His set delved into a host of genres moving from drum and bass to a collection of classic hits like Toto's 'Africa' and Prince's 'Raspberry Beret'. The dance floor was packed full and the good vibes were almost visible. DJ Yoda played out to mass applause and we all then headed back to our tents to digest the first day of musical fun.

As Saturday arrived it brought good weather with it and the perfect conditions to properly explore the full catalogue of activities at Bluedot. All ages were in attendance and there was a wide host of talks, presentations, and live shows for everyone to enjoy.

Highlights included the mind bending KATENA Luminarium that could only be described as some giant artistic bouncy castle. We were able to explore inside the giant structure, which was inspired by Islamic architecture. Its tunnels glowed deep reds and mellow blues, an ideal playground for both children and adults.

On the main Lovell stage there was blissful music to please the chilled daytime listeners, courtesy of Lanterns in the Lake, who were accompanied by the Royal Northern Sinformia. Mellow compositions like ‘Another tale from Another English town’ were perfectly suited to ease us into another day of music and exploration, and Hazel Wilde’s powerful vocals floated around the Jodrell Bank.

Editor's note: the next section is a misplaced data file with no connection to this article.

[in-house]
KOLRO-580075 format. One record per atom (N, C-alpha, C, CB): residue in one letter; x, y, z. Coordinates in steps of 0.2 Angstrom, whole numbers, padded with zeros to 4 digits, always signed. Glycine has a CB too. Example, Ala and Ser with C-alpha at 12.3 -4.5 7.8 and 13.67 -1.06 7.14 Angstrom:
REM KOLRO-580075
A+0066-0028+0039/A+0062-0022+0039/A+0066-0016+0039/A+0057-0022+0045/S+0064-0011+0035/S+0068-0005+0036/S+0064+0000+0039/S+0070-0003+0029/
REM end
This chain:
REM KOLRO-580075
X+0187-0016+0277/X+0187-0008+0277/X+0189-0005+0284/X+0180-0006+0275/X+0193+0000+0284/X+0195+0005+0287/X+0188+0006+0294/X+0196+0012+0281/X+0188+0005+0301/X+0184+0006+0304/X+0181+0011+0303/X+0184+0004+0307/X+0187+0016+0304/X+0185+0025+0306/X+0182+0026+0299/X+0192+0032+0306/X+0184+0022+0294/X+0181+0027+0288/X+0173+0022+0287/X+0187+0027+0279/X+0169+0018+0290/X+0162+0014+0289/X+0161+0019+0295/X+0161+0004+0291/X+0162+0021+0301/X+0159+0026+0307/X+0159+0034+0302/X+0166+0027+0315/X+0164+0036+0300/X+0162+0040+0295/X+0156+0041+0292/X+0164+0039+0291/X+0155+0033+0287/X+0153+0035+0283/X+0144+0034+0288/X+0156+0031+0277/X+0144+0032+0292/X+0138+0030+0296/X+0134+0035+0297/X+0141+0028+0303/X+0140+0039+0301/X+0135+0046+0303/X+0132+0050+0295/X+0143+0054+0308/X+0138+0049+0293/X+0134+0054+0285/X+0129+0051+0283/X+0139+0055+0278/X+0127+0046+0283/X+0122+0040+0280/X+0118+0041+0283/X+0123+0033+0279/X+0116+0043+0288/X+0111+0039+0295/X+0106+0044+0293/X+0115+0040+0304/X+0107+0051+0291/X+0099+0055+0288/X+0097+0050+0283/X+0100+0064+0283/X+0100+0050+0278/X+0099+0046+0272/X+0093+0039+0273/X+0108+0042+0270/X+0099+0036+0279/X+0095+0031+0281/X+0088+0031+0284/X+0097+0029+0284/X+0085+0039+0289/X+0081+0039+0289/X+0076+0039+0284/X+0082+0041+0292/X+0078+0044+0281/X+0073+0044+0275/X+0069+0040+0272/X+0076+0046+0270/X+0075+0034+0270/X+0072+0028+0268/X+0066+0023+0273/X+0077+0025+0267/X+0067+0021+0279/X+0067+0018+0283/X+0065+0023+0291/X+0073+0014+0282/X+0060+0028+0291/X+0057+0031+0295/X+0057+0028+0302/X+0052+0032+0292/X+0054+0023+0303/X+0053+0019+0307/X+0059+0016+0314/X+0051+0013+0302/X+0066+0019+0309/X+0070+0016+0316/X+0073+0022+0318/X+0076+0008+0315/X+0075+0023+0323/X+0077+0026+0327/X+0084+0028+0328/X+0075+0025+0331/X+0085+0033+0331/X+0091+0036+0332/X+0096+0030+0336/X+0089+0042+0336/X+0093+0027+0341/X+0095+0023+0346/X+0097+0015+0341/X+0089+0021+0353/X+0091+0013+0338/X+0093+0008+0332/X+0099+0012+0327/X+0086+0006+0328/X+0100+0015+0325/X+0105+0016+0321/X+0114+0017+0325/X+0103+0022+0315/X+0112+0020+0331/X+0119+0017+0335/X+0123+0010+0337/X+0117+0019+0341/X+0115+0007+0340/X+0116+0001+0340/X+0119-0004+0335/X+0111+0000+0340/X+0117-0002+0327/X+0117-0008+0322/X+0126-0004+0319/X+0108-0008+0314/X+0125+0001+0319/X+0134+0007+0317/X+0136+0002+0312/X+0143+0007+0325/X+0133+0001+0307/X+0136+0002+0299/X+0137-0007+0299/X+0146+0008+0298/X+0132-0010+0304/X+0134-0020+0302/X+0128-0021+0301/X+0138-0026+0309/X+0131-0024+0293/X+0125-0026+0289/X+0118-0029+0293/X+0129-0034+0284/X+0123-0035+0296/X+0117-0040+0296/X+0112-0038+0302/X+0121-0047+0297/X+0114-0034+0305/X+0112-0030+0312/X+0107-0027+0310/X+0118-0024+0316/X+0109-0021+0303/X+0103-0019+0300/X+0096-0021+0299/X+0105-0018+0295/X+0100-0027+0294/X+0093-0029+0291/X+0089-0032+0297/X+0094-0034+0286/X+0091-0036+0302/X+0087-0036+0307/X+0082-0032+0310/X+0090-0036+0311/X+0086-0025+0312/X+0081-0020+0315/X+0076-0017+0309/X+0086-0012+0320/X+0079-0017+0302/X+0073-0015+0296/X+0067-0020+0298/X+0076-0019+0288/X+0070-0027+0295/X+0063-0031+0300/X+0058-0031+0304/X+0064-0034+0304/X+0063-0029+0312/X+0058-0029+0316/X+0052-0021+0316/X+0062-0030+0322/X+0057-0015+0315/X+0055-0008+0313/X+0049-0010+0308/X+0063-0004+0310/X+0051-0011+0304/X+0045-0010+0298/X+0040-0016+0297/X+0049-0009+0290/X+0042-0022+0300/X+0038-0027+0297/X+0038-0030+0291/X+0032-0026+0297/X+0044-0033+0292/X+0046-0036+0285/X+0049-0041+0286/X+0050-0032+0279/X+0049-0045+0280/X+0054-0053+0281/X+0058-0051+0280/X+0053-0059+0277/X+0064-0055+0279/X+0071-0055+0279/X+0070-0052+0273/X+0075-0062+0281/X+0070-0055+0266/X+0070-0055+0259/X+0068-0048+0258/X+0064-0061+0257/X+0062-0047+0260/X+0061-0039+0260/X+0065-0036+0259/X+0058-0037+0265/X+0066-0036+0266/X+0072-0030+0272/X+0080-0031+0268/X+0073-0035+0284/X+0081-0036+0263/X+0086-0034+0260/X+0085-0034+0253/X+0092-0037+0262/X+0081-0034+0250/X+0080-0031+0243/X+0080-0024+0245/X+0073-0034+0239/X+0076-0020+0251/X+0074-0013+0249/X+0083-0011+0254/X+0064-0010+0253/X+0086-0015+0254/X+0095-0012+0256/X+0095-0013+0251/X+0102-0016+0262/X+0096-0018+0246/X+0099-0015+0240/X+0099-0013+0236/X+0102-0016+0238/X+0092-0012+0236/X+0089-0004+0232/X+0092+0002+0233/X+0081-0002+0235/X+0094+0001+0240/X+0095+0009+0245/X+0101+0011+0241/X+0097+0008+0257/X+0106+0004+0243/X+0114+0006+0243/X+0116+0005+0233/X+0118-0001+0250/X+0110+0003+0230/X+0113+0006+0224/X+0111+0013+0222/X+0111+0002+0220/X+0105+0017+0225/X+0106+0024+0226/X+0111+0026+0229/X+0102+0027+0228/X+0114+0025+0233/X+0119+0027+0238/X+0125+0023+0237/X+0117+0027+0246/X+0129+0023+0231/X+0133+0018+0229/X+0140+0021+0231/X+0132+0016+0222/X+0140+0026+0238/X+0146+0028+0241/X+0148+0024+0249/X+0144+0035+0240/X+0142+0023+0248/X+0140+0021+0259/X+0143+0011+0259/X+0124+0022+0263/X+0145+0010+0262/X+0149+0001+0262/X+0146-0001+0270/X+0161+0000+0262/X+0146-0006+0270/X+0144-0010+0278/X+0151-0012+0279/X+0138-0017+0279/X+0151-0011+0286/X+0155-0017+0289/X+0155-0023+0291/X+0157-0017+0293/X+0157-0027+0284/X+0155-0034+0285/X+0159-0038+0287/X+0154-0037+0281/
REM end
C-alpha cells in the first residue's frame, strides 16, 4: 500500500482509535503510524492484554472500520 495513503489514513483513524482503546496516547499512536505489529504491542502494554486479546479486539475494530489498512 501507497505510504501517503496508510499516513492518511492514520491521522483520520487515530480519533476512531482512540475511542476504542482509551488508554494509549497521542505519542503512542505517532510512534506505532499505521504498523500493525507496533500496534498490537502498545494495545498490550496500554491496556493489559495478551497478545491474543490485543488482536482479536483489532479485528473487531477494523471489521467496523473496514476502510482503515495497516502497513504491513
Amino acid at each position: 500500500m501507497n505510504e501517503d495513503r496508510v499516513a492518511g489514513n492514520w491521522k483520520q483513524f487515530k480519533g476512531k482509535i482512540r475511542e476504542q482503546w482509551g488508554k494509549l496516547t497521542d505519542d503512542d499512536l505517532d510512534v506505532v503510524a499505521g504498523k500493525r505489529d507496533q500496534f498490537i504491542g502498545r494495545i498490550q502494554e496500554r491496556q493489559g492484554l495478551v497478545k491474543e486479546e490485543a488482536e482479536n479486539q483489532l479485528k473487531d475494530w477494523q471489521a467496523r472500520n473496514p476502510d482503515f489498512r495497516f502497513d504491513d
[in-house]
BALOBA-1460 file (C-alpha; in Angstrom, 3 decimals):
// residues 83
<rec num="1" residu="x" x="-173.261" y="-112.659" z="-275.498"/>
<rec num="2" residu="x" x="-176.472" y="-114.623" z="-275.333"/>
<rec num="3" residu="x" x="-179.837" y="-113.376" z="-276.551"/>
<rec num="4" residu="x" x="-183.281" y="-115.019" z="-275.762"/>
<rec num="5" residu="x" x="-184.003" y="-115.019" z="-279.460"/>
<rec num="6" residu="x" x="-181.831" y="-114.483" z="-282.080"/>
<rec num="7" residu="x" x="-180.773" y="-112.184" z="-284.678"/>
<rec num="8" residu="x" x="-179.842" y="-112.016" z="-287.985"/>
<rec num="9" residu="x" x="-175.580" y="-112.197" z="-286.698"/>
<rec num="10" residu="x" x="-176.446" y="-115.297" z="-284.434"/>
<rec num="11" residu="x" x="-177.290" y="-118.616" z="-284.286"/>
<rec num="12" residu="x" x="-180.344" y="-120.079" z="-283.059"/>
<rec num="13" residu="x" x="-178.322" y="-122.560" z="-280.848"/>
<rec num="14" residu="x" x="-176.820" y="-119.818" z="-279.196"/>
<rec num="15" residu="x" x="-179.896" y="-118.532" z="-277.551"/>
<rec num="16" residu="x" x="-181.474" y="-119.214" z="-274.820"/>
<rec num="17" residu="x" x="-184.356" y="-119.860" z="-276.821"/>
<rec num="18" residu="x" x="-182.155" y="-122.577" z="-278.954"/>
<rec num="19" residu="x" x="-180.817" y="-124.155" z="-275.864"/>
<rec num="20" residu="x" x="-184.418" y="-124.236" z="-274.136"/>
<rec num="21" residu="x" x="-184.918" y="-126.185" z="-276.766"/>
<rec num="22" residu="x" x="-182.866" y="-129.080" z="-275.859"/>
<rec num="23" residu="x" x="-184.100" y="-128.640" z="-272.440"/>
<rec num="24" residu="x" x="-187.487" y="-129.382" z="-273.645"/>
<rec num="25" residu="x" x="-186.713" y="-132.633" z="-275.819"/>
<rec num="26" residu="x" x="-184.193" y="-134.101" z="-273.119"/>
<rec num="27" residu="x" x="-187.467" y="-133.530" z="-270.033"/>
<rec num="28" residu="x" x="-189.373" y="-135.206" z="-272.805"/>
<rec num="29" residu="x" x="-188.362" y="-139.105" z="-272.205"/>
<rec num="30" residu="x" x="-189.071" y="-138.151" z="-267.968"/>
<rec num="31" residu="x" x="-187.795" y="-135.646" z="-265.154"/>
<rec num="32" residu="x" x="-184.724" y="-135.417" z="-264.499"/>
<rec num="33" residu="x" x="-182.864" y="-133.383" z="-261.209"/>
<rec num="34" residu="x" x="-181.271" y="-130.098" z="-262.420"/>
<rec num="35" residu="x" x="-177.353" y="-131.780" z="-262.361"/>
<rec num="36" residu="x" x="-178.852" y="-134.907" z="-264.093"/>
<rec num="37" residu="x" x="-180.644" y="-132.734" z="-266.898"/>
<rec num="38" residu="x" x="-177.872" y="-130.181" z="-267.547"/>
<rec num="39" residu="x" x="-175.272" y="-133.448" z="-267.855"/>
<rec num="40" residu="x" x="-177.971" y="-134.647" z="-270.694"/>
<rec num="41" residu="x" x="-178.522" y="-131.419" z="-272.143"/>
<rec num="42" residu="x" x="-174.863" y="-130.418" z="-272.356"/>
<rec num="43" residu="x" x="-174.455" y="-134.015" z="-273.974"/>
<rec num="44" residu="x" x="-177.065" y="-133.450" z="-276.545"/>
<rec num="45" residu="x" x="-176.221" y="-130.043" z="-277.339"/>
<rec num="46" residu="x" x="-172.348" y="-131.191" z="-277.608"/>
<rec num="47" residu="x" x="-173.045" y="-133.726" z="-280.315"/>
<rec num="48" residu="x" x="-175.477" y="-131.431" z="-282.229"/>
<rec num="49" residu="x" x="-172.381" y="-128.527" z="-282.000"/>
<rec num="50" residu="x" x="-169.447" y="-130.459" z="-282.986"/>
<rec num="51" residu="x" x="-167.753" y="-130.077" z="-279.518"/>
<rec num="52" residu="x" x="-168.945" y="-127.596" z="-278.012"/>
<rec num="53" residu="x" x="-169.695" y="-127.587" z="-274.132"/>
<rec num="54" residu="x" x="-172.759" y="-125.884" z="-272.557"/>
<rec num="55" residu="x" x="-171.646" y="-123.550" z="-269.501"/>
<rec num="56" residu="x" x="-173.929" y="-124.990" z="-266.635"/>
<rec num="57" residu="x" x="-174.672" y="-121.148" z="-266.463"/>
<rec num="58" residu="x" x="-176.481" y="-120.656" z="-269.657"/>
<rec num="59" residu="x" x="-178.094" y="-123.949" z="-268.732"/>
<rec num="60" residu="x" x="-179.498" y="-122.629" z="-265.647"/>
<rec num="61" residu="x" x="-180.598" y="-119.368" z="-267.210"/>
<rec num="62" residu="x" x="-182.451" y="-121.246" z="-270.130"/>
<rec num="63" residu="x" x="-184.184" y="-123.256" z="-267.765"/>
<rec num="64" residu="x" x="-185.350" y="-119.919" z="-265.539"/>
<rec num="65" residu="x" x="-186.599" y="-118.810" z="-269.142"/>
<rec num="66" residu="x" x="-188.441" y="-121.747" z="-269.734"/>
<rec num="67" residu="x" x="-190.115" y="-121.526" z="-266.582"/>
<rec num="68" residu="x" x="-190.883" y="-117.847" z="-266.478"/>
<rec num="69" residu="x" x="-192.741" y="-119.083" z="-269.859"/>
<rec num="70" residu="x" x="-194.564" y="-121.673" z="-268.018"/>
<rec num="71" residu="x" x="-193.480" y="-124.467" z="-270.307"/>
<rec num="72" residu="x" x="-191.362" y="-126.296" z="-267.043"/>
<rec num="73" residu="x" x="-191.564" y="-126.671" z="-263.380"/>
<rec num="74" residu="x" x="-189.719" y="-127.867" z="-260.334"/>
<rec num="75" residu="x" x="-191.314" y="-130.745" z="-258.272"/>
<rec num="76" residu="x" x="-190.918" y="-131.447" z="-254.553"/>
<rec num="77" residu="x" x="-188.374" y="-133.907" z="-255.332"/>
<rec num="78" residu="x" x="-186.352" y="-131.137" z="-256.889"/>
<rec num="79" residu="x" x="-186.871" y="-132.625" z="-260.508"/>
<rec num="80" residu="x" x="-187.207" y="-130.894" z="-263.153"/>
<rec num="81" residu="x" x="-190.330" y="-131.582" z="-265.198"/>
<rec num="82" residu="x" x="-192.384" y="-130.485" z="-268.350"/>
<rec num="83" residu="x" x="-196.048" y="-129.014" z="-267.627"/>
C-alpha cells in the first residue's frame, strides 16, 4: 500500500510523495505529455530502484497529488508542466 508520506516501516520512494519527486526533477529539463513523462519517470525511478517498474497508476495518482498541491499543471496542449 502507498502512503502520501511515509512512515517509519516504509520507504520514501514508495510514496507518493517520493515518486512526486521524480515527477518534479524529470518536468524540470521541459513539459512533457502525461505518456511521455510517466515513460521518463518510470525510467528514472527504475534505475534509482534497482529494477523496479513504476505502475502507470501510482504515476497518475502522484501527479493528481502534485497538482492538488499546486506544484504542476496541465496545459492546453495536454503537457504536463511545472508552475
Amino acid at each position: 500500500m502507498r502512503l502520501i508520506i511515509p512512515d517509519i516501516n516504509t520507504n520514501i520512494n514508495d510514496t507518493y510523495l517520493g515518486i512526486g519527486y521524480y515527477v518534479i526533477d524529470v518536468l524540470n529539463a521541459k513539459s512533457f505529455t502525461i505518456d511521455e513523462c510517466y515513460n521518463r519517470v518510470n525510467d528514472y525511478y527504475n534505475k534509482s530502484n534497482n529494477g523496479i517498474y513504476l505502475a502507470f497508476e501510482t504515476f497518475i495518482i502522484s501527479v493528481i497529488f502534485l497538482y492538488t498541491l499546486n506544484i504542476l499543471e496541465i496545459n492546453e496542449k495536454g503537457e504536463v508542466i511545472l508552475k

As the day drew on DJ Shadow was on hand to chop up bassy beats like the seasoned pro he is. Hordes of people piled into the tent to witness his set and their efforts were well-rewarded. He put a real stamp on his set by using hi-tech visuals, as well as live instruments, which seemed perfect for the festival.

Shadow drummed along to his own classic hit 'Six Days' and played a remixed version of 'Building Steam with a Grain of Salt'. By the end of his set the tent was in awe of the DJ’s craft and he left to the stage to much acclaim.

The backdrop of the lovell telescope couldn’t be more fitting to an artist than Jean Michel Jarre. He was headlining the main stage on Saturday evening. The French producers music could probably not be much more fitting and if we were to soundtrack a Skiddle trip to the moon then Jarre would certainly be somewhere on the playlist.

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His show was a mixture of brilliant laser visuals, and masterful electric composition. He even combined these two elements when using his hands to play an instrument that consisted of strobes of green lasers projected in front of him. Jarre delighted the audience with some of his most famous tracks including 'Oxygene, part 4' and 'Stardust'. His futuristic performance brought down the curtains on another great day at Bluedot.